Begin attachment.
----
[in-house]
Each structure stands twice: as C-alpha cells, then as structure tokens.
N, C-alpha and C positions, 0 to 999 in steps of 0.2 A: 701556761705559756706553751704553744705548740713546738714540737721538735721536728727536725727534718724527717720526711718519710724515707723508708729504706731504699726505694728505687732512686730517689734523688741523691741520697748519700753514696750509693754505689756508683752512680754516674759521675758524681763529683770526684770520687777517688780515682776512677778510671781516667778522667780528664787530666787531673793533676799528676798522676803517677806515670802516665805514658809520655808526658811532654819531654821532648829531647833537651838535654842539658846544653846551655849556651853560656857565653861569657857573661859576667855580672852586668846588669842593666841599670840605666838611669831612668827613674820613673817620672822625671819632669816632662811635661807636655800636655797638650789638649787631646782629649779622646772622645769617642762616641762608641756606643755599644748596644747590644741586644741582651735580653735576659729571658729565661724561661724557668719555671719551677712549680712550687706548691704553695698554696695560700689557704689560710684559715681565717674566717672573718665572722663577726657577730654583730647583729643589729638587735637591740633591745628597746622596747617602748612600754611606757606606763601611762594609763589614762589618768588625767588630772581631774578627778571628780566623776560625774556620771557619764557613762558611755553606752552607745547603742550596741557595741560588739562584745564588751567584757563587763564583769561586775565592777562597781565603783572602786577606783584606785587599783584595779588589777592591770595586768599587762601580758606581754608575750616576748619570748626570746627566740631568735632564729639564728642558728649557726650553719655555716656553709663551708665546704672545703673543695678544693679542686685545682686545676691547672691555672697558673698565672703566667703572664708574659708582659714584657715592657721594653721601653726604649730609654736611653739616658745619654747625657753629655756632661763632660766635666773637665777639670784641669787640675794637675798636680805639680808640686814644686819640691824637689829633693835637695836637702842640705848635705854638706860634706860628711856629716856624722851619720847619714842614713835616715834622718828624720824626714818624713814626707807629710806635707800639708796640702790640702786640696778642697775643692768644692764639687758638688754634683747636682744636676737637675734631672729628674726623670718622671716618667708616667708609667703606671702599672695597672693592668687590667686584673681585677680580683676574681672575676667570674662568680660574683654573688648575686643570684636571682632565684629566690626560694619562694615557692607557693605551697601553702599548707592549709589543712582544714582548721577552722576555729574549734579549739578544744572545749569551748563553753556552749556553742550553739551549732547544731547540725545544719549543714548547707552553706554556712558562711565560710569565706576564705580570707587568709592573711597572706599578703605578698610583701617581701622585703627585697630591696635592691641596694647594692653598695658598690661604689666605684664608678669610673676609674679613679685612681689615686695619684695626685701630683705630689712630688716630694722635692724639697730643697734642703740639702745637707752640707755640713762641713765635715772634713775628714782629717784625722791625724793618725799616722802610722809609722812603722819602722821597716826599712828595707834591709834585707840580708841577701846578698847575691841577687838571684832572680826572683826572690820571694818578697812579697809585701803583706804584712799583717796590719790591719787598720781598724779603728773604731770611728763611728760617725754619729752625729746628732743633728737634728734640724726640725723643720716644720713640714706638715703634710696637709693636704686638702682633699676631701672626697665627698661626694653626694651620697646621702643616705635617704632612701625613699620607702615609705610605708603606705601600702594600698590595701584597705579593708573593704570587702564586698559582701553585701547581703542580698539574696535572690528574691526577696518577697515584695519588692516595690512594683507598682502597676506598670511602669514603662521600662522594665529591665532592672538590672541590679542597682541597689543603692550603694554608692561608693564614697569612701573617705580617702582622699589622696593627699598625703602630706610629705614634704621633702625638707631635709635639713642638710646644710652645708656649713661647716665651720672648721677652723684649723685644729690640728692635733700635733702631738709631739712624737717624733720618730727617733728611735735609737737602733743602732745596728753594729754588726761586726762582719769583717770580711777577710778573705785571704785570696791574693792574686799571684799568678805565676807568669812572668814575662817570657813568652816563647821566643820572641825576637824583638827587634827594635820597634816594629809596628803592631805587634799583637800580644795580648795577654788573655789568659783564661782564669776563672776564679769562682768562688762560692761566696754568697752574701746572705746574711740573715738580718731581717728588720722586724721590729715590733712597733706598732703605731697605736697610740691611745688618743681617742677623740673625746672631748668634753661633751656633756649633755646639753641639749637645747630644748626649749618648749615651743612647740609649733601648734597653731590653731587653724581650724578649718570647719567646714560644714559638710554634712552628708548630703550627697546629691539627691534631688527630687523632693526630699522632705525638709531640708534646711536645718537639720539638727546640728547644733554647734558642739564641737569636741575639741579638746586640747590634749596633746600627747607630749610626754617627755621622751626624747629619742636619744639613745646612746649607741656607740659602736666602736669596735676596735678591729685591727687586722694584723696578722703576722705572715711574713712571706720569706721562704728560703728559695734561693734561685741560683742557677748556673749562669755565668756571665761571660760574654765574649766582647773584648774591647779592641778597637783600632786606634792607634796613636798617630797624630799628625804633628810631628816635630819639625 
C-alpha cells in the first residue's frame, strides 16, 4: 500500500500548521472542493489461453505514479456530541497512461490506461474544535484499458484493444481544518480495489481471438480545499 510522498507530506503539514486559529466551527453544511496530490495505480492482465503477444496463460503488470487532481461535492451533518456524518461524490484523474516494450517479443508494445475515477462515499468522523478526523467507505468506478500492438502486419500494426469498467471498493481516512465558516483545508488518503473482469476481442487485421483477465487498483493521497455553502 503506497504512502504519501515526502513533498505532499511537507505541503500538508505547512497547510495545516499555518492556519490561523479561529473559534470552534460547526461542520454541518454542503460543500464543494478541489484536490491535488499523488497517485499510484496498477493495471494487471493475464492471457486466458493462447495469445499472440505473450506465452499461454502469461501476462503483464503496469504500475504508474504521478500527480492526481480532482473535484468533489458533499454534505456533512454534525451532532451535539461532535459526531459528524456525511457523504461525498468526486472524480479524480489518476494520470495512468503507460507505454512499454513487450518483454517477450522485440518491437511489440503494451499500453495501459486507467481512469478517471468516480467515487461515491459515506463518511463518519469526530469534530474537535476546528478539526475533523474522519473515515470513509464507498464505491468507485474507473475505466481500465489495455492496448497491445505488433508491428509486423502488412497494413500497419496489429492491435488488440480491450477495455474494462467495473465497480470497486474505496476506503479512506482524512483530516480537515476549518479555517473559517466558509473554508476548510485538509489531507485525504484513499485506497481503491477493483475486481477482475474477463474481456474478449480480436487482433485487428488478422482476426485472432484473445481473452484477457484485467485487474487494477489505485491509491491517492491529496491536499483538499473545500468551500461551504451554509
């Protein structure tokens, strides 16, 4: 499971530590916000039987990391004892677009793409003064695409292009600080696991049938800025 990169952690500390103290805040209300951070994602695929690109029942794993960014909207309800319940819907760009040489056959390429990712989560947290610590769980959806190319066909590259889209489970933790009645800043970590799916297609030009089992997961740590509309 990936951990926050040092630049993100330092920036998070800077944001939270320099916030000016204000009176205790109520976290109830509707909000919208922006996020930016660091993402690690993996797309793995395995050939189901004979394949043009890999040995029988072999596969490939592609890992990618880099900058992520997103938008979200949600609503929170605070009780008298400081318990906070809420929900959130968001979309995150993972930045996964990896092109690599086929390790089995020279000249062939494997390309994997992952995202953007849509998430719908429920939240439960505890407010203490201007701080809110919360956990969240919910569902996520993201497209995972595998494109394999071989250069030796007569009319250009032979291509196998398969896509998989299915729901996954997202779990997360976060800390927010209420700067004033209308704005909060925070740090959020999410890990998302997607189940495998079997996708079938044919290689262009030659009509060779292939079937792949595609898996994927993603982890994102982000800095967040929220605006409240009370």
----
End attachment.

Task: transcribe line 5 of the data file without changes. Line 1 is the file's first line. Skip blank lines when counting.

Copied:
């Protein structure tokens, strides 16, 4: 499971530590916000039987990391004892677009793409003064695409292009600080696991049938800025 990169952690500390103290805040209300951070994602695929690109029942794993960014909207309800319940819907760009040489056959390429990712989560947290610590769980959806190319066909590259889209489970933790009645800043970590799916297609030009089992997961740590509309 990936951990926050040092630049993100330092920036998070800077944001939270320099916030000016204000009176205790109520976290109830509707909000919208922006996020930016660091993402690690993996797309793995395995050939189901004979394949043009890999040995029988072999596969490939592609890992990618880099900058992520997103938008979200949600609503929170605070009780008298400081318990906070809420929900959130968001979309995150993972930045996964990896092109690599086929390790089995020279000249062939494997390309994997992952995202953007849509998430719908429920939240439960505890407010203490201007701080809110919360956990969240919910569902996520993201497209995972595998494109394999071989250069030796007569009319250009032979291509196998398969896509998989299915729901996954997202779990997360976060800390927010209420700067004033209308704005909060925070740090959020999410890990998302997607189940495998079997996708079938044919290689262009030659009509060779292939079937792949595609898996994927993603982890994102982000800095967040929220605006409240009370």